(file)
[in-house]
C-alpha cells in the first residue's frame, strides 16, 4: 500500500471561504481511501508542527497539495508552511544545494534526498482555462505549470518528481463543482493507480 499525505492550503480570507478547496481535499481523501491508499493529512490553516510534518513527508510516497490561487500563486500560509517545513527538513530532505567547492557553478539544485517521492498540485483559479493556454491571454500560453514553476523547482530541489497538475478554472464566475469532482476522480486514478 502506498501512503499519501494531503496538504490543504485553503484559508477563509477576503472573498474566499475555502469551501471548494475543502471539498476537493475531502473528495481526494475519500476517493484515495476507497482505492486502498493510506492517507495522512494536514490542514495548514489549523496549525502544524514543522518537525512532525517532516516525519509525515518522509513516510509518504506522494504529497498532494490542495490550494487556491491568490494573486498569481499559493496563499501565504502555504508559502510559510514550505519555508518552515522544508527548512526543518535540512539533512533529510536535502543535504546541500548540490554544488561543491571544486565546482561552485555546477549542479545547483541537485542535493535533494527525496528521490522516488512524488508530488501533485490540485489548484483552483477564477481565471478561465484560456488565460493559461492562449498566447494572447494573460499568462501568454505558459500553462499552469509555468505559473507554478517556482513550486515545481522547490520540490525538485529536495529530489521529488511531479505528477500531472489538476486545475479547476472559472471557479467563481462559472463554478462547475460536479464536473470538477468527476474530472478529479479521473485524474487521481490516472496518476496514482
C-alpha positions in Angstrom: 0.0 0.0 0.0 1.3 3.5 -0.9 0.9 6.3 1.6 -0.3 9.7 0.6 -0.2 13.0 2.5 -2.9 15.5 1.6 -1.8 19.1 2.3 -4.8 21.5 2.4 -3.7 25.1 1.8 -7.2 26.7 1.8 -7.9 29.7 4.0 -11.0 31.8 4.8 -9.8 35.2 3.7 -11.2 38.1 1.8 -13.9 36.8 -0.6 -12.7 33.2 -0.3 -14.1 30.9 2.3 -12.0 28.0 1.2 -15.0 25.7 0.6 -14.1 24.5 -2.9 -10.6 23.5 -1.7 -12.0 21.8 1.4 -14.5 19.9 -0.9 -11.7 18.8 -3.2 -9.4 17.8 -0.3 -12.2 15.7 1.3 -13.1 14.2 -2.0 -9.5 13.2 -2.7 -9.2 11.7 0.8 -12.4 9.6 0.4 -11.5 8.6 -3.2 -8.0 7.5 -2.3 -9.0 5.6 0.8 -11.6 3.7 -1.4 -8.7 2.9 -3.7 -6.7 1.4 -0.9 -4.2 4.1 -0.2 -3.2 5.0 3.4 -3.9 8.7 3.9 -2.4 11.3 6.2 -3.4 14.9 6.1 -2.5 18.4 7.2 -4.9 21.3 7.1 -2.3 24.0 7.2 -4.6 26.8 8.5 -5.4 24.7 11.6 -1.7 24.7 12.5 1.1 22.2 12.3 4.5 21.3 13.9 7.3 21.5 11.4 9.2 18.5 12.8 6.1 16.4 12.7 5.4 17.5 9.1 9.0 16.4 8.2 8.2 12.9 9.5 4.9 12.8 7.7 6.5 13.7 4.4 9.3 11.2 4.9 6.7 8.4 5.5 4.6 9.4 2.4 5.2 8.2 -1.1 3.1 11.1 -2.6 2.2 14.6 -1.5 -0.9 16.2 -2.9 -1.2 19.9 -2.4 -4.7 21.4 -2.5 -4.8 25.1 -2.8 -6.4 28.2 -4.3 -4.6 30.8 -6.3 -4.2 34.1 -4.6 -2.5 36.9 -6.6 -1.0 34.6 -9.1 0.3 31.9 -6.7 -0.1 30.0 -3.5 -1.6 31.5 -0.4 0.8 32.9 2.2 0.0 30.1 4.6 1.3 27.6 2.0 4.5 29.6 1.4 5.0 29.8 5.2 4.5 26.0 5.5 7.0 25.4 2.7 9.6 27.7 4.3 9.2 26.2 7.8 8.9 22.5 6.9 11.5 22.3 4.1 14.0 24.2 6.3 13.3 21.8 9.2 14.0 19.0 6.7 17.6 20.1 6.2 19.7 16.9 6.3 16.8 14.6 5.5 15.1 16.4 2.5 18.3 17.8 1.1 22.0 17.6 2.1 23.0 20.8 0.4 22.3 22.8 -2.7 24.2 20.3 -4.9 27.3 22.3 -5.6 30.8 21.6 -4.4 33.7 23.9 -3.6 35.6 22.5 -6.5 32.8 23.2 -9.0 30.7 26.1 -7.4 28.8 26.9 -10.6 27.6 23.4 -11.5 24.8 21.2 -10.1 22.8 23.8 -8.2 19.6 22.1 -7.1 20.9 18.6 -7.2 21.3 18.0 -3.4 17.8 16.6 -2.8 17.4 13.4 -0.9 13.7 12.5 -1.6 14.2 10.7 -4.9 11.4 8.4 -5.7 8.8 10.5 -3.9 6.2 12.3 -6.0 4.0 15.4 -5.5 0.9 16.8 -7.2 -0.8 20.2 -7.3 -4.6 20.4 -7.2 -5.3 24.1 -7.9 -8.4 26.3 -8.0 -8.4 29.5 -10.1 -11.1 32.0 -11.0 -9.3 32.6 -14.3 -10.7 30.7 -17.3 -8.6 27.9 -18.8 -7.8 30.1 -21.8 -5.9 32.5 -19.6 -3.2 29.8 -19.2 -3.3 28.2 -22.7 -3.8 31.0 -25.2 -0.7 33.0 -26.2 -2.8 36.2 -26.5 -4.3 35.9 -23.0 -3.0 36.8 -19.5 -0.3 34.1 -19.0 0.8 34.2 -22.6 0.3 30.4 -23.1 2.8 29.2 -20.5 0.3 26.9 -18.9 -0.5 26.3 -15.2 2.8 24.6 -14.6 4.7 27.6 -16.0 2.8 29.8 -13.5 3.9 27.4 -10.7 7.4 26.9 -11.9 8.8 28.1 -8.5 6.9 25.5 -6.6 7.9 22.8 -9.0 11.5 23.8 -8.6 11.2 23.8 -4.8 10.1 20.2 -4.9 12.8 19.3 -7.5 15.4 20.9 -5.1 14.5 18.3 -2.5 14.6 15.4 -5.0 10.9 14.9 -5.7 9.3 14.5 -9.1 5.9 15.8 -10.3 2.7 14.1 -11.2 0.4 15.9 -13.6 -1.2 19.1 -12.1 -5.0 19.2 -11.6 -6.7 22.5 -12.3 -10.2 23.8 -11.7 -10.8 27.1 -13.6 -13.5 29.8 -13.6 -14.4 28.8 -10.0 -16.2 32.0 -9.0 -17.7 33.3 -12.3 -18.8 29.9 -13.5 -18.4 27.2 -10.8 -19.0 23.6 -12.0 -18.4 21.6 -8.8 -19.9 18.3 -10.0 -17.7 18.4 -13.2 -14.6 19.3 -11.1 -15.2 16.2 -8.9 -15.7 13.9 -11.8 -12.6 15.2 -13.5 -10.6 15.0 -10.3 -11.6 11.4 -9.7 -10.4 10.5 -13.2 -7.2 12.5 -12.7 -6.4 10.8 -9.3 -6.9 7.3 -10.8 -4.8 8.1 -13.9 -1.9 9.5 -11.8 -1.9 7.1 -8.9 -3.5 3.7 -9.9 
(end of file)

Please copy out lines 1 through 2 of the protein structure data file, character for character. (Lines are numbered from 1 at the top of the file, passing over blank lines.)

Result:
[in-house]
C-alpha cells in the first residue's frame, strides 16, 4: 500500500471561504481511501508542527497539495508552511544545494534526498482555462505549470518528481463543482493507480 499525505492550503480570507478547496481535499481523501491508499493529512490553516510534518513527508510516497490561487500563486500560509517545513527538513530532505567547492557553478539544485517521492498540485483559479493556454491571454500560453514553476523547482530541489497538475478554472464566475469532482476522480486514478 502506498501512503499519501494531503496538504490543504485553503484559508477563509477576503472573498474566499475555502469551501471548494475543502471539498476537493475531502473528495481526494475519500476517493484515495476507497482505492486502498493510506492517507495522512494536514490542514495548514489549523496549525502544524514543522518537525512532525517532516516525519509525515518522509513516510509518504506522494504529497498532494490542495490550494487556491491568490494573486498569481499559493496563499501565504502555504508559502510559510514550505519555508518552515522544508527548512526543518535540512539533512533529510536535502543535504546541500548540490554544488561543491571544486565546482561552485555546477549542479545547483541537485542535493535533494527525496528521490522516488512524488508530488501533485490540485489548484483552483477564477481565471478561465484560456488565460493559461492562449498566447494572447494573460499568462501568454505558459500553462499552469509555468505559473507554478517556482513550486515545481522547490520540490525538485529536495529530489521529488511531479505528477500531472489538476486545475479547476472559472471557479467563481462559472463554478462547475460536479464536473470538477468527476474530472478529479479521473485524474487521481490516472496518476496514482